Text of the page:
Subscribe on YouTube

Etymology

From Middle English reporten, from Anglo-Norman reporterMiddle French reporter, and their source, Latin reportāre (to carry back, return, remit, refer), from re- + portāre.

Pronunciation

  • (General American) IPA(key)/ɹɪˈpɔɹt/
  • (Received Pronunciation) IPA(key)/ɹɪˈpɔːt/
  • (General Australian) IPA(key)/ɹəˈpoːt/
  • (rhotic, without the horsehoarse merger) IPA(key)/ɹɪˈpo(ː)ɹt/
  • (non-rhotic, without the horsehoarse merger) IPA(key)/ɹɪˈpoət/

Verb

report (third-person singular simple present reportspresent participle reportingsimple past and past participle reported)

  1. (transitive, intransitive) To relate details of (an event or incident); to recount, describe (something). [from 15th c.]
  2. (transitive) To repeat (something one has heard), to retell; to pass on, convey (a message, information etc.). [from 15thc.]
  3. (obsolete, reflexive) To take oneself (to someone or something) for guidance or support; to appeal. [15th-18thc.]
  4. (formal, transitive) To notify someone of (particular intelligence, suspicions, illegality, misconduct etc.); to make notification to relevant authorities; to submit a formal report of. [from 15thc.]
    For insurance reasons, I had to report the theft to the local police station.
  5. (transitive) To make a formal statement, especially of complaint, about (someone). [from 19thc.]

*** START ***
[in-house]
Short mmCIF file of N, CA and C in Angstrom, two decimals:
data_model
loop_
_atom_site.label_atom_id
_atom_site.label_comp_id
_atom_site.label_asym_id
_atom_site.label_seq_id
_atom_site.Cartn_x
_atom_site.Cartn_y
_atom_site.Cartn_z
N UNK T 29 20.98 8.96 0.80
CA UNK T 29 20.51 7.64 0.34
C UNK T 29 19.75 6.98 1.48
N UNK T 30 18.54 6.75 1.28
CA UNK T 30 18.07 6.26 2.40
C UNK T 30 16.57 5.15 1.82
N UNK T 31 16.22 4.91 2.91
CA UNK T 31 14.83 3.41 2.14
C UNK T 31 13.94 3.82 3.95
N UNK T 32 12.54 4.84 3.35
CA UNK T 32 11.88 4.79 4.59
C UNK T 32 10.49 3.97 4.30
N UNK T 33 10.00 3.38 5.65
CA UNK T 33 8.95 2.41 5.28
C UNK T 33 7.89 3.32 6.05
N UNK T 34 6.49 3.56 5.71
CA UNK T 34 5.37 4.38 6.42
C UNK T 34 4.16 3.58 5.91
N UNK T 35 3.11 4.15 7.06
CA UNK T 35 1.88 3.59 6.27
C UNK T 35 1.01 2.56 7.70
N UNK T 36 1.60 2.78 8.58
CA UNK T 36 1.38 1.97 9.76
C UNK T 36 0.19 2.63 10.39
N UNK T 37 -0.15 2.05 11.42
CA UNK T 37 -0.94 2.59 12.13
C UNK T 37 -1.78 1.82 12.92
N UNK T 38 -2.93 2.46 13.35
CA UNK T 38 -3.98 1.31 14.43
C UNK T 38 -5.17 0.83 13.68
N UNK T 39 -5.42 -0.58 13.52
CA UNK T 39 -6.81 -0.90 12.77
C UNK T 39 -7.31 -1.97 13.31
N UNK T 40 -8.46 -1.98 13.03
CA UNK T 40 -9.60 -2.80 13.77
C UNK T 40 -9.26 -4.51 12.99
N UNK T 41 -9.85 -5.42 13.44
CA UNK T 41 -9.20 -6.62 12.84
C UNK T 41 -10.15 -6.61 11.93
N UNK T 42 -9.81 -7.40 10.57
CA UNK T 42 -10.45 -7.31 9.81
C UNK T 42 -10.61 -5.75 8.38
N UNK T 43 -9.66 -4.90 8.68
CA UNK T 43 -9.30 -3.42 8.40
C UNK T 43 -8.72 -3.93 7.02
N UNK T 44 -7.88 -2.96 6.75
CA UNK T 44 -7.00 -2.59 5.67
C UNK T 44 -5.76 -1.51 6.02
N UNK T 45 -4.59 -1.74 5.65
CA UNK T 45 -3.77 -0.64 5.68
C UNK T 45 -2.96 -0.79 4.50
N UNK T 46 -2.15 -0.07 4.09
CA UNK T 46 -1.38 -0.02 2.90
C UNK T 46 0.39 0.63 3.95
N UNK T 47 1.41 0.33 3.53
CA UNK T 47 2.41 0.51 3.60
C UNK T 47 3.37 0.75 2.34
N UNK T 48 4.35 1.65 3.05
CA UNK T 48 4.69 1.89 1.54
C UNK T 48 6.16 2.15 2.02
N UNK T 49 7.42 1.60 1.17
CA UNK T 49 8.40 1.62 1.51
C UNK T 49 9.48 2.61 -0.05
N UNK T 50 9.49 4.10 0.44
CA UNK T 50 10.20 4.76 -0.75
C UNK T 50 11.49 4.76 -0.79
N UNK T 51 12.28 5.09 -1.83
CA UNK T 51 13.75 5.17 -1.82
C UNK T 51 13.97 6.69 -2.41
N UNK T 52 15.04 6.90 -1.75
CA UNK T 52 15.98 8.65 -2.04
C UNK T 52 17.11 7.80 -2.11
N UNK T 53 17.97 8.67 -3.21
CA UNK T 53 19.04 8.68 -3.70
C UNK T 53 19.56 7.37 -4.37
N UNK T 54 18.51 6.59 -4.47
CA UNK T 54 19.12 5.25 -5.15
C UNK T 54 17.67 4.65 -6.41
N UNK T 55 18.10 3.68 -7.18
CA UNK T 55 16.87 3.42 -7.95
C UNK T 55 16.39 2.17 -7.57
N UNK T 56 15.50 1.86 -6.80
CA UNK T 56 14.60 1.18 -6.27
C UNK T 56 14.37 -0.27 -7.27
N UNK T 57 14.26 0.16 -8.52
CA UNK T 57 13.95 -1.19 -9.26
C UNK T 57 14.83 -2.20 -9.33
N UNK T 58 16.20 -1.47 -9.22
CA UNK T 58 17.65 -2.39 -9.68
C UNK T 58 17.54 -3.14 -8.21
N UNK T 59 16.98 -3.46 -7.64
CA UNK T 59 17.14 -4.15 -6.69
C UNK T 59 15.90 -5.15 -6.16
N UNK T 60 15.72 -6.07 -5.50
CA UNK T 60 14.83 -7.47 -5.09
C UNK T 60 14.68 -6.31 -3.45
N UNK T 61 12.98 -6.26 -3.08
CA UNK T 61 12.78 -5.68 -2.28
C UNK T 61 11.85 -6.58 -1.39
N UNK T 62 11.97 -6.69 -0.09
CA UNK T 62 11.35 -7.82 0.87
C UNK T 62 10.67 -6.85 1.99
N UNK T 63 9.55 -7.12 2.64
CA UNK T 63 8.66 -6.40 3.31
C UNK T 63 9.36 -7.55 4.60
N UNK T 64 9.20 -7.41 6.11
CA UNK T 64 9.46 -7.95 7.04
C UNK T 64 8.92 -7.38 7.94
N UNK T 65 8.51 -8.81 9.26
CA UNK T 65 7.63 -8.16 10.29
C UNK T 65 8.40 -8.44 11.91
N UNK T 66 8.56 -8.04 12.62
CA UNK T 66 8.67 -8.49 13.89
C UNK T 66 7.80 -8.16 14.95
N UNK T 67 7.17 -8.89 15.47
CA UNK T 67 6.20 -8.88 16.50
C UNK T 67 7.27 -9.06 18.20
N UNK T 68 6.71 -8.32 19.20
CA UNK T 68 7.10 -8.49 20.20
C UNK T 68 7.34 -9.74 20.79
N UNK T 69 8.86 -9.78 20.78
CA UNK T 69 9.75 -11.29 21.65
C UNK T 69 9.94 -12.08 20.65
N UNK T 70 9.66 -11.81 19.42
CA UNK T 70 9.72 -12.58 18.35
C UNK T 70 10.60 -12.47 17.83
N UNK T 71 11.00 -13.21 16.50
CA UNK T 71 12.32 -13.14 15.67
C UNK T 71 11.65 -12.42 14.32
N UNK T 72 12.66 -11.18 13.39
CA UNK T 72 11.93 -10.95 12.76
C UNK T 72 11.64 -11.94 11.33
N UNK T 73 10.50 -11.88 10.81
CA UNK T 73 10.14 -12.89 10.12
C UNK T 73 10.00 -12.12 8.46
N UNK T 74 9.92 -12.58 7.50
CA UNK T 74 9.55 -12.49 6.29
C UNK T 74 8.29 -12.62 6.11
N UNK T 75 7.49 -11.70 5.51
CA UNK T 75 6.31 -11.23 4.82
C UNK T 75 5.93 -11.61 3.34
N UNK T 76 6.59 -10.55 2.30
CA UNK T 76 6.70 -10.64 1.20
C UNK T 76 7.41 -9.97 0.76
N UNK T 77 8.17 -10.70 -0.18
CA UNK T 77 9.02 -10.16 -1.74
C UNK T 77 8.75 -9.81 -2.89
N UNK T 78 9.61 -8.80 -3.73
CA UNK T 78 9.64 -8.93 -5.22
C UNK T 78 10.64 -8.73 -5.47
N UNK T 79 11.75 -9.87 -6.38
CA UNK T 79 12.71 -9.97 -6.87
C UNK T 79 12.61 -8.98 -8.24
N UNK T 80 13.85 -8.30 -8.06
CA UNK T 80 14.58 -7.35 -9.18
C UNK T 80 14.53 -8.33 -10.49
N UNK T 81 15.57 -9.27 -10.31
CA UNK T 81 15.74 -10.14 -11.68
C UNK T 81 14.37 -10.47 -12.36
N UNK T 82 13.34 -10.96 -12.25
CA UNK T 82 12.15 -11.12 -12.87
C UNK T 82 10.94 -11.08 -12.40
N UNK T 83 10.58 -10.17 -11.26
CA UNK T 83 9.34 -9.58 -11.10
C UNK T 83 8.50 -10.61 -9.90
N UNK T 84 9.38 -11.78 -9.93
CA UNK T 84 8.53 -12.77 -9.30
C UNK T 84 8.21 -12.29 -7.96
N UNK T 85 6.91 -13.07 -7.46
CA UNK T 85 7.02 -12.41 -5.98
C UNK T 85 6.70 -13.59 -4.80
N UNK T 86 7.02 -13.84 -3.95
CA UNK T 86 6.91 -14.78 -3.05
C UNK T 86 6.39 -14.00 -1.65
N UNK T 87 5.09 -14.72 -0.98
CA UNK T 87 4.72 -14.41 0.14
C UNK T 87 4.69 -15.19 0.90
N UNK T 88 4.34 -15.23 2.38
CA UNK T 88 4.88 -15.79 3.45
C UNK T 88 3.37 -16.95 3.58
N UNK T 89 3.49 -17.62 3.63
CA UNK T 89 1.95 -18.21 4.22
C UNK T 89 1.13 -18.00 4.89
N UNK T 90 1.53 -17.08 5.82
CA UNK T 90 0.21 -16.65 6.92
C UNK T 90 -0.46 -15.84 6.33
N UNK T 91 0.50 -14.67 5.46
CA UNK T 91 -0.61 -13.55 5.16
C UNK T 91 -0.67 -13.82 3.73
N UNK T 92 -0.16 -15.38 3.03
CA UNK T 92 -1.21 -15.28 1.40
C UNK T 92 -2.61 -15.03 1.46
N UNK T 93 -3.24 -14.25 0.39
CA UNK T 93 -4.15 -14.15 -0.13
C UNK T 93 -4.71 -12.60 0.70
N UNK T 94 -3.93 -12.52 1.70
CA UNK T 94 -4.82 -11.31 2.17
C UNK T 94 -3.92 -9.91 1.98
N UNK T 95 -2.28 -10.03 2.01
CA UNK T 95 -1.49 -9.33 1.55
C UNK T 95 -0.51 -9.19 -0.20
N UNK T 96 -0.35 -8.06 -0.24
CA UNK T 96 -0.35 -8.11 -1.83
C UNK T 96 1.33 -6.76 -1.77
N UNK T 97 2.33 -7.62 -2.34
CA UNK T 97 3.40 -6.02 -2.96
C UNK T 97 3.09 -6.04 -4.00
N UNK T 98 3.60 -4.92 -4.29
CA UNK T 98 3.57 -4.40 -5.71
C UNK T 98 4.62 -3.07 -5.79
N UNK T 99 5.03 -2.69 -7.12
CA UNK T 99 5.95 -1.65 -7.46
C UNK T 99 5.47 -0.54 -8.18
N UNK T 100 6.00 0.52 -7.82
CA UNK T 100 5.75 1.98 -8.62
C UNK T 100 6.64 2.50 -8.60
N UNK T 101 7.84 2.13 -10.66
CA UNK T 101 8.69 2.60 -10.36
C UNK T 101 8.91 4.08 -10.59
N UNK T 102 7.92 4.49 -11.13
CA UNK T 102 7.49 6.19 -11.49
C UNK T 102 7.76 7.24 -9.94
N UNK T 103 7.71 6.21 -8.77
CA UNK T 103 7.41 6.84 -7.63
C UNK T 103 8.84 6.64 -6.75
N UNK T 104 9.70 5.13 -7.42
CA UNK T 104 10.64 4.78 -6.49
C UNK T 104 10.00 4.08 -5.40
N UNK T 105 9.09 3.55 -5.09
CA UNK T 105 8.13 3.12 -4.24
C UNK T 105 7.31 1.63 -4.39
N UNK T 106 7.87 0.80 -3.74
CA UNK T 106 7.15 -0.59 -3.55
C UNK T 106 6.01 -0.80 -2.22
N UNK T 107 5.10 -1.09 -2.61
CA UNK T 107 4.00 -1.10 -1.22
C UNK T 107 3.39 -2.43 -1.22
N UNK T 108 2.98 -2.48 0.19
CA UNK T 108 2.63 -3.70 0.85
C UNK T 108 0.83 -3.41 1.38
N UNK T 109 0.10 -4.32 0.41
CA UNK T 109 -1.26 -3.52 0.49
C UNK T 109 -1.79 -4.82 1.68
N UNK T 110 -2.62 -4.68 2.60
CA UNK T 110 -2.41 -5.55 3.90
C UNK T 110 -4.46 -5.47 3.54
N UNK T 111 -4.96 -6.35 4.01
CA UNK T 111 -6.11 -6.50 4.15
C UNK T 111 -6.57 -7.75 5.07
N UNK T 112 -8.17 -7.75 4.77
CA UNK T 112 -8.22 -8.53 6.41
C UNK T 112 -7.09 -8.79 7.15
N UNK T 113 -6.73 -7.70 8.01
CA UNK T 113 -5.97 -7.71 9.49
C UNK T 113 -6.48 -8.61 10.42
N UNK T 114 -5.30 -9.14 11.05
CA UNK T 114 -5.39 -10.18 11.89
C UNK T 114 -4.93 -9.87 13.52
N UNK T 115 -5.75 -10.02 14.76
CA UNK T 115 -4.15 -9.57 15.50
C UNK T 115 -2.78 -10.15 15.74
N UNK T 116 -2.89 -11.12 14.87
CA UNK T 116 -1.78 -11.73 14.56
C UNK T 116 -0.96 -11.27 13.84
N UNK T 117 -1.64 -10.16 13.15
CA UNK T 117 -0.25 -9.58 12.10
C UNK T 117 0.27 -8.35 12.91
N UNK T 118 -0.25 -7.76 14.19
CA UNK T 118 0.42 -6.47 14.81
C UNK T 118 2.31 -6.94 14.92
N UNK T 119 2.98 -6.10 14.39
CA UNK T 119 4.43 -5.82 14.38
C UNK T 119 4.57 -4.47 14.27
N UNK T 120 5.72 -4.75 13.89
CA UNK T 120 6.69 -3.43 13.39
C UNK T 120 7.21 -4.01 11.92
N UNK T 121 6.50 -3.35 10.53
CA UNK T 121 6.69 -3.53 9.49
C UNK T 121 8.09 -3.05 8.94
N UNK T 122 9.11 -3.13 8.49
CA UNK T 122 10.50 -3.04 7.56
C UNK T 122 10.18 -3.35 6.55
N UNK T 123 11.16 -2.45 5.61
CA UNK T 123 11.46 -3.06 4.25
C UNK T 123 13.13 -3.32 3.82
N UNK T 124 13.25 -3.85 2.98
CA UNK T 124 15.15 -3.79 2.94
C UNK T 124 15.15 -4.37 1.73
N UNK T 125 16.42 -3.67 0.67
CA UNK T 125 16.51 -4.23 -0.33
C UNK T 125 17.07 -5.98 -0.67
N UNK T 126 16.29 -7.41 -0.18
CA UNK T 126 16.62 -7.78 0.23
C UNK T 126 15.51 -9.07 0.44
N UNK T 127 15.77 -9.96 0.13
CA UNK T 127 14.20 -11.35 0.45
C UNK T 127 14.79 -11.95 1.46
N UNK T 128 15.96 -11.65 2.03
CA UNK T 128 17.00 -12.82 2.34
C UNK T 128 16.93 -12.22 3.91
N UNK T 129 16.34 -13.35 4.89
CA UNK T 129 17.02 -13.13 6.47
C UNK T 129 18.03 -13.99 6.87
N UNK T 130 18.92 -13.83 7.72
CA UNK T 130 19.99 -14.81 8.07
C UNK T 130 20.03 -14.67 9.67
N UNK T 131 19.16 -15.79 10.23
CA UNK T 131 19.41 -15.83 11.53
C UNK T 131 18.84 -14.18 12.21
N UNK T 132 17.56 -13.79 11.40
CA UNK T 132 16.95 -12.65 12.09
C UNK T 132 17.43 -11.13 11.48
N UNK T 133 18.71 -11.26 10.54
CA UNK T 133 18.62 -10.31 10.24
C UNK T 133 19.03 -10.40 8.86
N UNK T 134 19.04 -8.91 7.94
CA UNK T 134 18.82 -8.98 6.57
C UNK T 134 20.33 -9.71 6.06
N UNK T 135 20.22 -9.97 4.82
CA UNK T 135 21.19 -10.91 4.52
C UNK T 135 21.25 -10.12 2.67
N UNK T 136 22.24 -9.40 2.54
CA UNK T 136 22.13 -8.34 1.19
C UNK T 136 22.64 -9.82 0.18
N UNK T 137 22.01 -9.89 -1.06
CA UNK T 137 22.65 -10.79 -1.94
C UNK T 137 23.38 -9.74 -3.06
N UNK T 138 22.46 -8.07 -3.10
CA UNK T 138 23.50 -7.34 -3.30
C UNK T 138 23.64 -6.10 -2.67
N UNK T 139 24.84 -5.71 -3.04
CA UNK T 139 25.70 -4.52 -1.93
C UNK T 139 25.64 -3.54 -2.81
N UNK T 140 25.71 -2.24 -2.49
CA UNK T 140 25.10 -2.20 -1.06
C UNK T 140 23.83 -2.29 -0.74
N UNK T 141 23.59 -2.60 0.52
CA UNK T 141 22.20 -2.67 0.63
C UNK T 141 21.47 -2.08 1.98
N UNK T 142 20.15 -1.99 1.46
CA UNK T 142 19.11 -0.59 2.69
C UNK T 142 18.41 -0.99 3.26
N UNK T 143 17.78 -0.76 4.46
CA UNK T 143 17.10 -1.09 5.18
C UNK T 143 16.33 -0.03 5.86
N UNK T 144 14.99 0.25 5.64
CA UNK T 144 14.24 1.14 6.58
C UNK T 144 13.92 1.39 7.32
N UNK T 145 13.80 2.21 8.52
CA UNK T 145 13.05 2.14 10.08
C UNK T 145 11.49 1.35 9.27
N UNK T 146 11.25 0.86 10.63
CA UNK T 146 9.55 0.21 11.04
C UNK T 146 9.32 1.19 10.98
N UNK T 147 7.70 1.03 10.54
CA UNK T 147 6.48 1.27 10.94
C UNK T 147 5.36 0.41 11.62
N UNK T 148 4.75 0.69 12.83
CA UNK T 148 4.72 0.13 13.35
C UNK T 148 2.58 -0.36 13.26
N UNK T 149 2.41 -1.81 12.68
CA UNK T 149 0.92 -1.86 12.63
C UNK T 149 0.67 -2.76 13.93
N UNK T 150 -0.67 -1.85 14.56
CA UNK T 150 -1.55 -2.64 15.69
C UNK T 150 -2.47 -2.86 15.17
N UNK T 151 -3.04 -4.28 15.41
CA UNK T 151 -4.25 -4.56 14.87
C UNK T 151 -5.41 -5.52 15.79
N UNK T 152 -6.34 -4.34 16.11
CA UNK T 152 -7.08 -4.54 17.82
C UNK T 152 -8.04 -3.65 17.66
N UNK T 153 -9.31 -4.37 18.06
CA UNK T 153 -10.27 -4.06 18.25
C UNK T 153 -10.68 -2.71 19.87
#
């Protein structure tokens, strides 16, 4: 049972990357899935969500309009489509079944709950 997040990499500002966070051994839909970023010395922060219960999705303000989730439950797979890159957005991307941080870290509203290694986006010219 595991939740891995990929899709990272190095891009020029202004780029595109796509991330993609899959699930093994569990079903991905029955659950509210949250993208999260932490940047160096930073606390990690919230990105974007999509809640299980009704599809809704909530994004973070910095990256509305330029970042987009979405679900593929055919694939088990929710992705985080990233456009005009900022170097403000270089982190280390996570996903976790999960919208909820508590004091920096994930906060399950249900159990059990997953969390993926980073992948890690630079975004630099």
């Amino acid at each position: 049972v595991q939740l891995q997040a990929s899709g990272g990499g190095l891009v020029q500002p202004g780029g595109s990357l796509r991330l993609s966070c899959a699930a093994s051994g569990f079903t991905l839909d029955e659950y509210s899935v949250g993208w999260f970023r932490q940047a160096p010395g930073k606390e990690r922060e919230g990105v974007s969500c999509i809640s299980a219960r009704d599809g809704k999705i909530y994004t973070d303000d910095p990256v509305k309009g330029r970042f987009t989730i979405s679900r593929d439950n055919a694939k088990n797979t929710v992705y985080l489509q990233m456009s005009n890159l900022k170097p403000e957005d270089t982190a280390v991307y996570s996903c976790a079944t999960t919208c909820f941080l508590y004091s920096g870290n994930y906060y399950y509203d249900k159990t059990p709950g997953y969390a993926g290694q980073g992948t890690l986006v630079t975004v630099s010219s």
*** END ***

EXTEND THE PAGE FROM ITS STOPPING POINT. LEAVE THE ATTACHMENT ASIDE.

If you do that again I’ll report you to the boss.
  6. (intransitive) To show up or appear at an appointed time; to present oneself. [from 19thc.]
  7. (transitive, intransitive) To write news reports (for); to cover as a journalist or reporter. [from 19thc.]
    Andrew Marr reports now on more in-fighting at Westminster.
    Every newspaper reported the war.
  8. (intransitive) To be accountable to or subordinate to (someone) in a hierarchy; to receive orders from (someone); to give official updates to (someone who is above oneself in a hierarchy).
    The financial director reports to the CEO.
    Now that I’ve been promoted, I report to Benjamin, whom I loathe.
  9. (politics, dated) To return or present as the result of an examination or consideration of any matter officially referred.
    The committee reported the bill with amendments, or reported a new bill, or reported the results of an inquiry.
  10. To take minutes of (a speech, the doings of a public body, etc.); to write down from the lips of a speaker.
  11. (obsolete) To refer.
  12. (transitive, intransitive, obsolete, rare) To return or repeat, as sound; to echo.

Noun

report (plural reports)

  1. A piece of information describing, or an account of certain events given or presented to someone, with the most common adpositions being by (referring to creator of the report) and on (referring to the subject).
    report by the telecommunications ministry on the phone network revealed a severe capacity problem.
  2. Reputation.
  3. (firearms) The sharp, loud sound from a gun or explosion.
  4. An employee whose position in a corporate hierarchy is below that of a particular manager.

By Gabon

7 thoughts on “Etymology, English, Report”

Leave a Reply

Your email address will not be published. Required fields are marked *